Amazon put up one-click shopping. You used to have to fill out a ton of information: name, address, credit card number, etc. While supplying all that information, you have plenty of time to change your mind. But one-click shopping? Not a problem! Just click one button, and that product is on its way to your house!

Sometimes making the task seem smaller to the elephant is a great way to motivate it into taking action. Think of how you can make your sales process easier for the elephant to want to go through with it.

The Elephant Responds Better to Negative Emotions

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If you haven’t already read Sunday’s blog entry on the powerful metaphor of the human brain as elephant and rider, read that first. It’s the springboard on which the following several days’ blog entries will bounce off of.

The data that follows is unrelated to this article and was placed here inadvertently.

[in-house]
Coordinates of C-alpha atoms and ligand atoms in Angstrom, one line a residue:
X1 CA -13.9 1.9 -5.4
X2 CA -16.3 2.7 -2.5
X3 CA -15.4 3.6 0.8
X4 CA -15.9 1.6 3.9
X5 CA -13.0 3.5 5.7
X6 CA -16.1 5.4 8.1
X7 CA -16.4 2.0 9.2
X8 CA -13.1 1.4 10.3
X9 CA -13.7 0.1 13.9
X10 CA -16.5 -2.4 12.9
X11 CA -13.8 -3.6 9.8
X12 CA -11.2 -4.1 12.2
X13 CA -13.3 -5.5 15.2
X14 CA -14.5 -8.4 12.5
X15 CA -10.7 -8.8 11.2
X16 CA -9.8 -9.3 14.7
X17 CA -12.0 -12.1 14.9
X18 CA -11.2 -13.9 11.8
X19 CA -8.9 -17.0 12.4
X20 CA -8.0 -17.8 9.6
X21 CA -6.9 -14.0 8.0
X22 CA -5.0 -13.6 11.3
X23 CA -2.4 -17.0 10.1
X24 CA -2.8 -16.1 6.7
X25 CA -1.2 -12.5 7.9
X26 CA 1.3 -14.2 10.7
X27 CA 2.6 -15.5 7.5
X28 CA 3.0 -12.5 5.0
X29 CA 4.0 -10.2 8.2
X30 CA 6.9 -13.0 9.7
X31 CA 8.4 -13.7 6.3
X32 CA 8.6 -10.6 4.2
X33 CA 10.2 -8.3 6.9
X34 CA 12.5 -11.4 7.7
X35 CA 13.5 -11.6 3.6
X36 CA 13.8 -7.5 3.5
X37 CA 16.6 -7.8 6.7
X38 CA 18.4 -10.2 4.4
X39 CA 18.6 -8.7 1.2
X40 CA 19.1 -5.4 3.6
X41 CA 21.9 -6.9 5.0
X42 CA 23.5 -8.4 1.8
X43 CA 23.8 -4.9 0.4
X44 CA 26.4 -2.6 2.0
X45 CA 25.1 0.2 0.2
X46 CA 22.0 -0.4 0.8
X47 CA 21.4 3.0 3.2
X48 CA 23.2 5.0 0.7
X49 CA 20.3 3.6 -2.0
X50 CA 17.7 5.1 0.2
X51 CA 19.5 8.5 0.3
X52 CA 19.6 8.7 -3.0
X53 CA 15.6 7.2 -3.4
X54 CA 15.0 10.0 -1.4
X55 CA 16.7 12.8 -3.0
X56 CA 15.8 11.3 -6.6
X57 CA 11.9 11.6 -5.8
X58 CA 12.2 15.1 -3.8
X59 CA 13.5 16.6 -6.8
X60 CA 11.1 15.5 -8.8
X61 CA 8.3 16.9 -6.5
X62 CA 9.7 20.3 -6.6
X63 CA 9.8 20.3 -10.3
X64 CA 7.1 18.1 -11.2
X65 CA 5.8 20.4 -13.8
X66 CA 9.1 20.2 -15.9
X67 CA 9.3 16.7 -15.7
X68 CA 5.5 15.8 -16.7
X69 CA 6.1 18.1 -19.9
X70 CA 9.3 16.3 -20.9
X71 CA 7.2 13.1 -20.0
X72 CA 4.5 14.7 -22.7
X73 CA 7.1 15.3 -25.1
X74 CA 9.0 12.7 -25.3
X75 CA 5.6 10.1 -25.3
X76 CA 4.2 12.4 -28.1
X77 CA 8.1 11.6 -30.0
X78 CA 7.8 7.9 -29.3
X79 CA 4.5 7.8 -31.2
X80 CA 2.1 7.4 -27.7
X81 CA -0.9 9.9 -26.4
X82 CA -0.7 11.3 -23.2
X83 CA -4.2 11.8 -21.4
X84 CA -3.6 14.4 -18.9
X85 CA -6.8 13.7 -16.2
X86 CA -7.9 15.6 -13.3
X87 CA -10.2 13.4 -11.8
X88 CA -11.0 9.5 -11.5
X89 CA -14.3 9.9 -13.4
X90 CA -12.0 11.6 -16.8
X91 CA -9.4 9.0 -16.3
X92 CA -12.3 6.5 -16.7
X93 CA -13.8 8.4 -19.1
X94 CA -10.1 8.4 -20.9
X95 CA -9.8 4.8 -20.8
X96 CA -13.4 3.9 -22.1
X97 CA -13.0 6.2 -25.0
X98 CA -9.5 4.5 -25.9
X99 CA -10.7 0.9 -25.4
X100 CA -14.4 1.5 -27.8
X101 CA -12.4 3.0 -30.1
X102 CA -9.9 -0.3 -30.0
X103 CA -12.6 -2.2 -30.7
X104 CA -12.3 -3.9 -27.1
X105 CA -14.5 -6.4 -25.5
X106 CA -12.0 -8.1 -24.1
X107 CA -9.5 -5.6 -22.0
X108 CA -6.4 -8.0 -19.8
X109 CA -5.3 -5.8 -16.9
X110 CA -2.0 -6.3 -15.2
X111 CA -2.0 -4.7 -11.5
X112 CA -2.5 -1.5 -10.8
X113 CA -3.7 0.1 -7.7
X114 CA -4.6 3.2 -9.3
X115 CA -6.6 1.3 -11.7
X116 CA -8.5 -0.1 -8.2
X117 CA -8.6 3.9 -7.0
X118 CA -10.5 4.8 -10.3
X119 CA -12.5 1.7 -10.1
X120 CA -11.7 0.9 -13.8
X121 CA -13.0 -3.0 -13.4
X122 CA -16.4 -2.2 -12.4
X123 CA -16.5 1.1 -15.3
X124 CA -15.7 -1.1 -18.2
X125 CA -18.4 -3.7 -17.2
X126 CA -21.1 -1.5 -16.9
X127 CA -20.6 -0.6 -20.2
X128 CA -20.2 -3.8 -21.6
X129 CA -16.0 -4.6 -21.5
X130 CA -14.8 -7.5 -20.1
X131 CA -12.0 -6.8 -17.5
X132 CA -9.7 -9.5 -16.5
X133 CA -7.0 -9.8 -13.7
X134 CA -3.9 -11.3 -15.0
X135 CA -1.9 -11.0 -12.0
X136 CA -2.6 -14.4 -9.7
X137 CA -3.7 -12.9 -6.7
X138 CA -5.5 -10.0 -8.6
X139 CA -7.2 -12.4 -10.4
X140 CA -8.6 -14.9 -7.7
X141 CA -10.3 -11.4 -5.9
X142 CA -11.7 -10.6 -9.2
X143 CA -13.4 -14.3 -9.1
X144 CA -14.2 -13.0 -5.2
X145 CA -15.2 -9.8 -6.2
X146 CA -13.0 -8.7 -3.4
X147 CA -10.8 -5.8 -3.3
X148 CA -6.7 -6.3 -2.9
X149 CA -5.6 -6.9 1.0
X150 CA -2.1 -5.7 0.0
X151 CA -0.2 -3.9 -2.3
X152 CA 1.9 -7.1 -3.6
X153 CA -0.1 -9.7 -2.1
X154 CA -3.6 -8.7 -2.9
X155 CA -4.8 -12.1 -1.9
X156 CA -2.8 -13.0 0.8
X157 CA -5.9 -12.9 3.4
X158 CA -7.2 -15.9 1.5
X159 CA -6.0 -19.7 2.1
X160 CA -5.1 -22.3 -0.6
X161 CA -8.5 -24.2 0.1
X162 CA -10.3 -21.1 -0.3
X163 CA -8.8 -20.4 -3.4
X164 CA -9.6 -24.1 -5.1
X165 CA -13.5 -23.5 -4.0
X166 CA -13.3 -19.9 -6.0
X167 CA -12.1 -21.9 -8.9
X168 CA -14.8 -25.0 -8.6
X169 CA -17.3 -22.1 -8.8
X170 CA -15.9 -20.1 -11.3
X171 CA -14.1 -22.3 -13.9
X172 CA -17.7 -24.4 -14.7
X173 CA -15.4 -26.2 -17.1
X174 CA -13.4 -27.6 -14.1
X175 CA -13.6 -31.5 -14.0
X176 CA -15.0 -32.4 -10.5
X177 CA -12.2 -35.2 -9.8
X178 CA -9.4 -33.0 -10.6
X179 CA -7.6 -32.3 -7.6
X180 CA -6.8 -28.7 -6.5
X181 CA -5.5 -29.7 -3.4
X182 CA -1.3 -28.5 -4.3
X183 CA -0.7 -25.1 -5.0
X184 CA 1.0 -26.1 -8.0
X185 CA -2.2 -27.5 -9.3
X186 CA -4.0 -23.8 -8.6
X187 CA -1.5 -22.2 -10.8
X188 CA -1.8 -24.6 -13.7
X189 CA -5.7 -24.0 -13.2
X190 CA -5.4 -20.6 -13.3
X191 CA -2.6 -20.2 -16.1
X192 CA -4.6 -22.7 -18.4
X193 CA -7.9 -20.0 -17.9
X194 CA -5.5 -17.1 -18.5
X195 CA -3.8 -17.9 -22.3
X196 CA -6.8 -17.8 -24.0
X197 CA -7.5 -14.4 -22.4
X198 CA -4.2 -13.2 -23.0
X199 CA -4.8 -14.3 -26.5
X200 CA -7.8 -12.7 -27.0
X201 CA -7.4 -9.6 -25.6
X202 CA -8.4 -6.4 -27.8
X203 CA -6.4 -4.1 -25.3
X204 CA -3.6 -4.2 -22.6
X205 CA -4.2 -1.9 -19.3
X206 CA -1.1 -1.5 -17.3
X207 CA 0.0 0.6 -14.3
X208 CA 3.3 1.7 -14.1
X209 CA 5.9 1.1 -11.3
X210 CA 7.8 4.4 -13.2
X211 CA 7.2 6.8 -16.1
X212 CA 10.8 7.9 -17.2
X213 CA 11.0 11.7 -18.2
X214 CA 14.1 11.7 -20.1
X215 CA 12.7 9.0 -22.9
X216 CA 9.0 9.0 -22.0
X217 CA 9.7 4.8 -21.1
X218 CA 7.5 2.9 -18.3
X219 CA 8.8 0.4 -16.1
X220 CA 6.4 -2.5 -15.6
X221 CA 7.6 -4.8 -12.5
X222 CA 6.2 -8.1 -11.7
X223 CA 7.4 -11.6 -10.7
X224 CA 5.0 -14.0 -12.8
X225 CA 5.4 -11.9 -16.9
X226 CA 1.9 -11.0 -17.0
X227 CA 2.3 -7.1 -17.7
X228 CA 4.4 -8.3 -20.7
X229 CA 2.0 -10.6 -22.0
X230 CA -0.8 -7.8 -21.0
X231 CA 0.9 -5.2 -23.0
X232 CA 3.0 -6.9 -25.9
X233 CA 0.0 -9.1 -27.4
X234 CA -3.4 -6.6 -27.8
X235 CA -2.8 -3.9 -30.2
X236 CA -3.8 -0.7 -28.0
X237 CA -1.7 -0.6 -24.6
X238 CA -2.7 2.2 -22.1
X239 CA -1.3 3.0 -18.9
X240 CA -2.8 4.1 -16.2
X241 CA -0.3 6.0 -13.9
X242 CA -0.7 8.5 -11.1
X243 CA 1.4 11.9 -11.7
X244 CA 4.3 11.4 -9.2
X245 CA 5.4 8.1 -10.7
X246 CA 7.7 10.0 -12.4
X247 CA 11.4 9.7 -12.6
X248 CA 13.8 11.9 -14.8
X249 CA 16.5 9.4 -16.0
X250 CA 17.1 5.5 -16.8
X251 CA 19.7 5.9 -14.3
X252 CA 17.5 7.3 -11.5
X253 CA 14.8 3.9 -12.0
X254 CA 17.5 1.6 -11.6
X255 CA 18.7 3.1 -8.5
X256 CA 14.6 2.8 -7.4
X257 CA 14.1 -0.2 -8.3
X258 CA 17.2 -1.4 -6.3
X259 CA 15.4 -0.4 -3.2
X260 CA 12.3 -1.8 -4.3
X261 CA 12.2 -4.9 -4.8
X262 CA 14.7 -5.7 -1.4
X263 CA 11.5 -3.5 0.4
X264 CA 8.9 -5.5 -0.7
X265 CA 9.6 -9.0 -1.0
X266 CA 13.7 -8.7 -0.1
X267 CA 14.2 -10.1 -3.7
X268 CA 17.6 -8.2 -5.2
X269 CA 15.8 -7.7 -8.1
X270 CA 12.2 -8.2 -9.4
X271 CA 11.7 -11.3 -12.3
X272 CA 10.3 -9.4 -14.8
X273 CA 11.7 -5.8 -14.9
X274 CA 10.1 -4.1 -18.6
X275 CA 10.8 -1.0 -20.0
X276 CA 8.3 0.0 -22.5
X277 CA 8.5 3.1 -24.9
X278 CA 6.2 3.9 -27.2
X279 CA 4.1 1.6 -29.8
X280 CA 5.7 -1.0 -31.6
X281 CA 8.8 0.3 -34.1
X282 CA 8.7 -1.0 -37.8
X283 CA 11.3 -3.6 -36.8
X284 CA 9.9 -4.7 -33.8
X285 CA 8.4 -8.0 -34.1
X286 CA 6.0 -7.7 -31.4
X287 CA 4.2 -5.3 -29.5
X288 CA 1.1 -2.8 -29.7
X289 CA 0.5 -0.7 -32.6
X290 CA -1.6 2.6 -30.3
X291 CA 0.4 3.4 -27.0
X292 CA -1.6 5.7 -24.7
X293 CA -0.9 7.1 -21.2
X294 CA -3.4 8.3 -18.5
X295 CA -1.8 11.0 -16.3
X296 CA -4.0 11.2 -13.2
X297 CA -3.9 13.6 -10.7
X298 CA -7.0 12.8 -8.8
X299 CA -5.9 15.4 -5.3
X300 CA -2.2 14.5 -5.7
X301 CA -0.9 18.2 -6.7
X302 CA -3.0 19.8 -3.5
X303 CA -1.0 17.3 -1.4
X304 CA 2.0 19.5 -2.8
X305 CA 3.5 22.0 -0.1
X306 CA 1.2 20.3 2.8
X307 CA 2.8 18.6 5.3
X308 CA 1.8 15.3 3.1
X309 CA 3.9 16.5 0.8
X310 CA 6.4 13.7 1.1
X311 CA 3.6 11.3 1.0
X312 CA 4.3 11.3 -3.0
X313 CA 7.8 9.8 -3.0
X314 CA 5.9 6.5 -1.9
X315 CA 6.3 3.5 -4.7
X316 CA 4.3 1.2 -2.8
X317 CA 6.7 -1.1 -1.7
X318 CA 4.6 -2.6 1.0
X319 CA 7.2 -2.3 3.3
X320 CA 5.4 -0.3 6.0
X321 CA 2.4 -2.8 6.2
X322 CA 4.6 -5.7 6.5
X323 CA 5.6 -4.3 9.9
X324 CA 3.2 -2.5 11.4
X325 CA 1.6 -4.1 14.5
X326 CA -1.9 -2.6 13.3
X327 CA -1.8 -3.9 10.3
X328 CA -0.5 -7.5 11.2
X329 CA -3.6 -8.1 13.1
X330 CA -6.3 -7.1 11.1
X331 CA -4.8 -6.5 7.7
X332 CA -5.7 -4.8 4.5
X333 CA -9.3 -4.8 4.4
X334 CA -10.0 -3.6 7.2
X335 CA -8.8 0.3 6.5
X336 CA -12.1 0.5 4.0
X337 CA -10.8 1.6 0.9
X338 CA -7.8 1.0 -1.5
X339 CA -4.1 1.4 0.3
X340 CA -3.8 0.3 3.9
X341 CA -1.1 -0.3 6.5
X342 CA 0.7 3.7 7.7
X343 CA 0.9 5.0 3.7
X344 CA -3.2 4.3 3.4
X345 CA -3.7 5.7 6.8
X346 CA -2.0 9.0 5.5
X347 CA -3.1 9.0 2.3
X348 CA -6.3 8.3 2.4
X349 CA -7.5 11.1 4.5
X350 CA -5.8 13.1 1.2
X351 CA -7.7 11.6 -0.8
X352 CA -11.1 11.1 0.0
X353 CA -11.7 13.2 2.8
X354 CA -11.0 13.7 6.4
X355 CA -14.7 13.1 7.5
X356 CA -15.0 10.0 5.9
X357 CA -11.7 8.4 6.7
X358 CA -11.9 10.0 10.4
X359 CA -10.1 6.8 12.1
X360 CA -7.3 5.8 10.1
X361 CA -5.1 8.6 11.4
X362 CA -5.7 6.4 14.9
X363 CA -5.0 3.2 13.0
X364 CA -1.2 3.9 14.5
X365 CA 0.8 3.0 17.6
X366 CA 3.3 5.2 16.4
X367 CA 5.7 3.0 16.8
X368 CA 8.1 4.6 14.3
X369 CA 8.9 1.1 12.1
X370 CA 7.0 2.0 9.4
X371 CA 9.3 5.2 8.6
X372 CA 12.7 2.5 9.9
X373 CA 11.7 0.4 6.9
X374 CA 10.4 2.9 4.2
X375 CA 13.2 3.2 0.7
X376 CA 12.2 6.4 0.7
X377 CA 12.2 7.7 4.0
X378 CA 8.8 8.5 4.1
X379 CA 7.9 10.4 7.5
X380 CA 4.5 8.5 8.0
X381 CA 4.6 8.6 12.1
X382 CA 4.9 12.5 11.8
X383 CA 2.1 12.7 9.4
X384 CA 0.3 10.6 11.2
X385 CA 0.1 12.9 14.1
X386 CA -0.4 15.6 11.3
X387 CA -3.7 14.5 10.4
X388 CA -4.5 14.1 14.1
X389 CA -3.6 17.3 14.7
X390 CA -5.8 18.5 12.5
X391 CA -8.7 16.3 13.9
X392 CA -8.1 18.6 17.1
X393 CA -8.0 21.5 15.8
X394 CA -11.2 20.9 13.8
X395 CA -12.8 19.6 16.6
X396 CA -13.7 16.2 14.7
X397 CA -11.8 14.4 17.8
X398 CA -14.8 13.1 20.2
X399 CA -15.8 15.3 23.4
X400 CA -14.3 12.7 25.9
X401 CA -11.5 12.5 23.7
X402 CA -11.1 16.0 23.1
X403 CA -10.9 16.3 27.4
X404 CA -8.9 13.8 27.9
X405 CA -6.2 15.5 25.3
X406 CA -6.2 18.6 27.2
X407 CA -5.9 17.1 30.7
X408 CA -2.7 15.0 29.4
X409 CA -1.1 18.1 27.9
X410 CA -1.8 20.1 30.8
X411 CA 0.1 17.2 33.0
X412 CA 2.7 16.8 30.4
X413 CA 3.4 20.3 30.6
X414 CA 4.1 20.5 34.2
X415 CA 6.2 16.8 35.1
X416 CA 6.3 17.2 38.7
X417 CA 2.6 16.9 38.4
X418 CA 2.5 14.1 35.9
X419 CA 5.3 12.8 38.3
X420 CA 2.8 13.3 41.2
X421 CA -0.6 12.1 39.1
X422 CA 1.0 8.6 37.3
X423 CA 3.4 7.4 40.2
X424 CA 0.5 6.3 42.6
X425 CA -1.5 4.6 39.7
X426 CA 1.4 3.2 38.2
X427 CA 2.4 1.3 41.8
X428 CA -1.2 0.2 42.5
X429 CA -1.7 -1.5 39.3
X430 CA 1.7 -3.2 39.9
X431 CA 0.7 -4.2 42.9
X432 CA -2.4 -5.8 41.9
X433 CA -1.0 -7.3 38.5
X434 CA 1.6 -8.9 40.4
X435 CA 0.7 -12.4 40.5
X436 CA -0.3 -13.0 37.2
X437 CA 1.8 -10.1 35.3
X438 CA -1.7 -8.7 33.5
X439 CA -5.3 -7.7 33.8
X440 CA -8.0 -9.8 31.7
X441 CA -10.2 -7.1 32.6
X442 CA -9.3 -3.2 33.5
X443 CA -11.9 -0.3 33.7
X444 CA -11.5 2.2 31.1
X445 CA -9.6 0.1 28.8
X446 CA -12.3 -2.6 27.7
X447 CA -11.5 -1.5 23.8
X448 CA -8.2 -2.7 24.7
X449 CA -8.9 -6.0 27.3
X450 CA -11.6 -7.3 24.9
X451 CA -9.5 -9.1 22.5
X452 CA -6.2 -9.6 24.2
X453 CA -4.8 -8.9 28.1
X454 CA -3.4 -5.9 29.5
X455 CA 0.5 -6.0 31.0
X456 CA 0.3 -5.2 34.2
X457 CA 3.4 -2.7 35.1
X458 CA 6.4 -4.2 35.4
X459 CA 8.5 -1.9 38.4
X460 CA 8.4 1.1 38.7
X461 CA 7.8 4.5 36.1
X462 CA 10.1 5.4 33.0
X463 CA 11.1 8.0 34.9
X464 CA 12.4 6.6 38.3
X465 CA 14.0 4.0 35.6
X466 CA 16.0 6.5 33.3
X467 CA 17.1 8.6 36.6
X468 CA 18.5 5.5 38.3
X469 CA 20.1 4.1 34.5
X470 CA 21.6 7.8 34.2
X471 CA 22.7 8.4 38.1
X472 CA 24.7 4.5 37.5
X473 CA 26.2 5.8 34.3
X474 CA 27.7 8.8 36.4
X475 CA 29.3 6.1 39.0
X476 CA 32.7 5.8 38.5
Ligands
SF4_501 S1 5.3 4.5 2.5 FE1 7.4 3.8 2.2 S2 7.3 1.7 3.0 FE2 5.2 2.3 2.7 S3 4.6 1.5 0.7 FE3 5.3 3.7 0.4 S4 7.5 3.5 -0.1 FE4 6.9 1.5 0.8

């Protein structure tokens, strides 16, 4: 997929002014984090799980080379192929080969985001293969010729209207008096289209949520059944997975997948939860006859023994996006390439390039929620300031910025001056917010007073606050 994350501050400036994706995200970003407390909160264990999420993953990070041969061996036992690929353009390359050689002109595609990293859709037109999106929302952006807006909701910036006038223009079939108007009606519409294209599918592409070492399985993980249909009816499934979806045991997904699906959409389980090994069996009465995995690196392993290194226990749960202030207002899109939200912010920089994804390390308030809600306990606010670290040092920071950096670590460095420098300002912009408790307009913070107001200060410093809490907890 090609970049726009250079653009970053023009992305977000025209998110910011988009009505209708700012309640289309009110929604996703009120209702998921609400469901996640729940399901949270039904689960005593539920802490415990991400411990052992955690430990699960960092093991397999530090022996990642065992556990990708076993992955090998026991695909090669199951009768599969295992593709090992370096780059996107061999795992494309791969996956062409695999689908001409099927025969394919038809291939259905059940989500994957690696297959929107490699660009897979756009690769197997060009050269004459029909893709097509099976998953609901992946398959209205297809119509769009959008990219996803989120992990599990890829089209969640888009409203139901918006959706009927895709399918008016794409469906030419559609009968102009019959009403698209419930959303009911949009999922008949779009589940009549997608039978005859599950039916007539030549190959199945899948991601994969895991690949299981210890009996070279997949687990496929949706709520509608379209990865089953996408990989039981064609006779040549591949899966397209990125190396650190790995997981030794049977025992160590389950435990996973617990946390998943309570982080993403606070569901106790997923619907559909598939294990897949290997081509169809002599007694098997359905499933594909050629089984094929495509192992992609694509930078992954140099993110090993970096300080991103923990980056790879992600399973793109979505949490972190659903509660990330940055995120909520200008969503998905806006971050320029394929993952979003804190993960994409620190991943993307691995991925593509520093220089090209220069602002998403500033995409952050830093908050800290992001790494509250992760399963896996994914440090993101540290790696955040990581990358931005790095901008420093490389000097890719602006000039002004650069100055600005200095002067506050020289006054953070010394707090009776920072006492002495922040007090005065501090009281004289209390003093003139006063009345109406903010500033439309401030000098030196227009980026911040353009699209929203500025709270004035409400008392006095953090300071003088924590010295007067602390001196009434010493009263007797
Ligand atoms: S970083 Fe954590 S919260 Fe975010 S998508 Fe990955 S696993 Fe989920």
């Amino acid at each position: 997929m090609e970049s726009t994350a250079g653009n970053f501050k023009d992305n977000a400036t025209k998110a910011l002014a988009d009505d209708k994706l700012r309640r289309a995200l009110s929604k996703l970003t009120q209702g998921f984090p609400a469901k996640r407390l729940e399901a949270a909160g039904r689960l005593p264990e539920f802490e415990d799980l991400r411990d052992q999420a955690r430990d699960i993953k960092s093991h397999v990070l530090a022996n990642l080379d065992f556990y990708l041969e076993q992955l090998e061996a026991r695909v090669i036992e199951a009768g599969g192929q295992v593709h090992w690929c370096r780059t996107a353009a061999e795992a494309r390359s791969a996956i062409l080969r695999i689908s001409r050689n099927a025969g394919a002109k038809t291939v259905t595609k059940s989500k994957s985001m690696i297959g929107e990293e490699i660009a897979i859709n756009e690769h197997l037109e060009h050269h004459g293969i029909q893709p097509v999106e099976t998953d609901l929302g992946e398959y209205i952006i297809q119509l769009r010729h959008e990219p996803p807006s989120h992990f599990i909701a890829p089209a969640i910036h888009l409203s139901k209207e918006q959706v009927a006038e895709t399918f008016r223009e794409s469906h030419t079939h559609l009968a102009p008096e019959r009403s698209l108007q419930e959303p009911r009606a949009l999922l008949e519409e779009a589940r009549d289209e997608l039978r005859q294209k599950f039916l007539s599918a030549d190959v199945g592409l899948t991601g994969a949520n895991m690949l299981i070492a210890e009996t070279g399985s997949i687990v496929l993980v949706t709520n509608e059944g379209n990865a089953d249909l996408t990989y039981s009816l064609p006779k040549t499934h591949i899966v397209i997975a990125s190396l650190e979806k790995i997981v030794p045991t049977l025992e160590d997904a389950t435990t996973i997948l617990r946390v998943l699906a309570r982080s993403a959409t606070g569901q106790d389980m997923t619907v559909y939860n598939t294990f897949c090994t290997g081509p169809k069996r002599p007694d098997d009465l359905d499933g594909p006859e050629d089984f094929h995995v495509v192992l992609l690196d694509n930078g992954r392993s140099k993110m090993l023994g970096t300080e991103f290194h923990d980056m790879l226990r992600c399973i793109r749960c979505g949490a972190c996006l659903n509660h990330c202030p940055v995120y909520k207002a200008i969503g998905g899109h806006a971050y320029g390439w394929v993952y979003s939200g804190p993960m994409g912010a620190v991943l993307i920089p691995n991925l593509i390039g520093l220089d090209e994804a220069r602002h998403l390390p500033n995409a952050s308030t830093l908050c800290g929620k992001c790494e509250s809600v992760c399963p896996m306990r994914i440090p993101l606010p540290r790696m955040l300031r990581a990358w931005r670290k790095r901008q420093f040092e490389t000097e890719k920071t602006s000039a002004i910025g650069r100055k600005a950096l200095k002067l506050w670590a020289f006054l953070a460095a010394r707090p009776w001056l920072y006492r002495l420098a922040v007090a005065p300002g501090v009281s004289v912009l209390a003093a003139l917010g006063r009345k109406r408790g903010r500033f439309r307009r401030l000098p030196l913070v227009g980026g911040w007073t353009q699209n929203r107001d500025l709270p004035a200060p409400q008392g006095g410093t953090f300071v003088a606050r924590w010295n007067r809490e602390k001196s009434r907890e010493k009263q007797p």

We’ve previously discussed just how powerful it is to appeal to people’s emotions. The elephant is so much bigger than the rider, and if you want to get an immediate and powerful reaction, the elephant is the way to go. Of course, you also need to point the rider in the right direction, to get the elephant moving, which is the logic you supply.

Recognize, though, that the elephant is much more motivated by negative emotions than positive ones. Sure, the elephant feels happy when it eats apples from a tree. But it avoids pain far more than it seeks pleasure. For instance, if there were burning embers in front of the apple, do you think the elephant would seek it out? No! The negatives of seeking out that particular positive don’t make it worthwhile.

Similarly, recognize that people’s internal “elephant” responds far better to negative emotions than it does positive. Sadden, frighten, or upset them by how much less efficient their lives are without your product or service!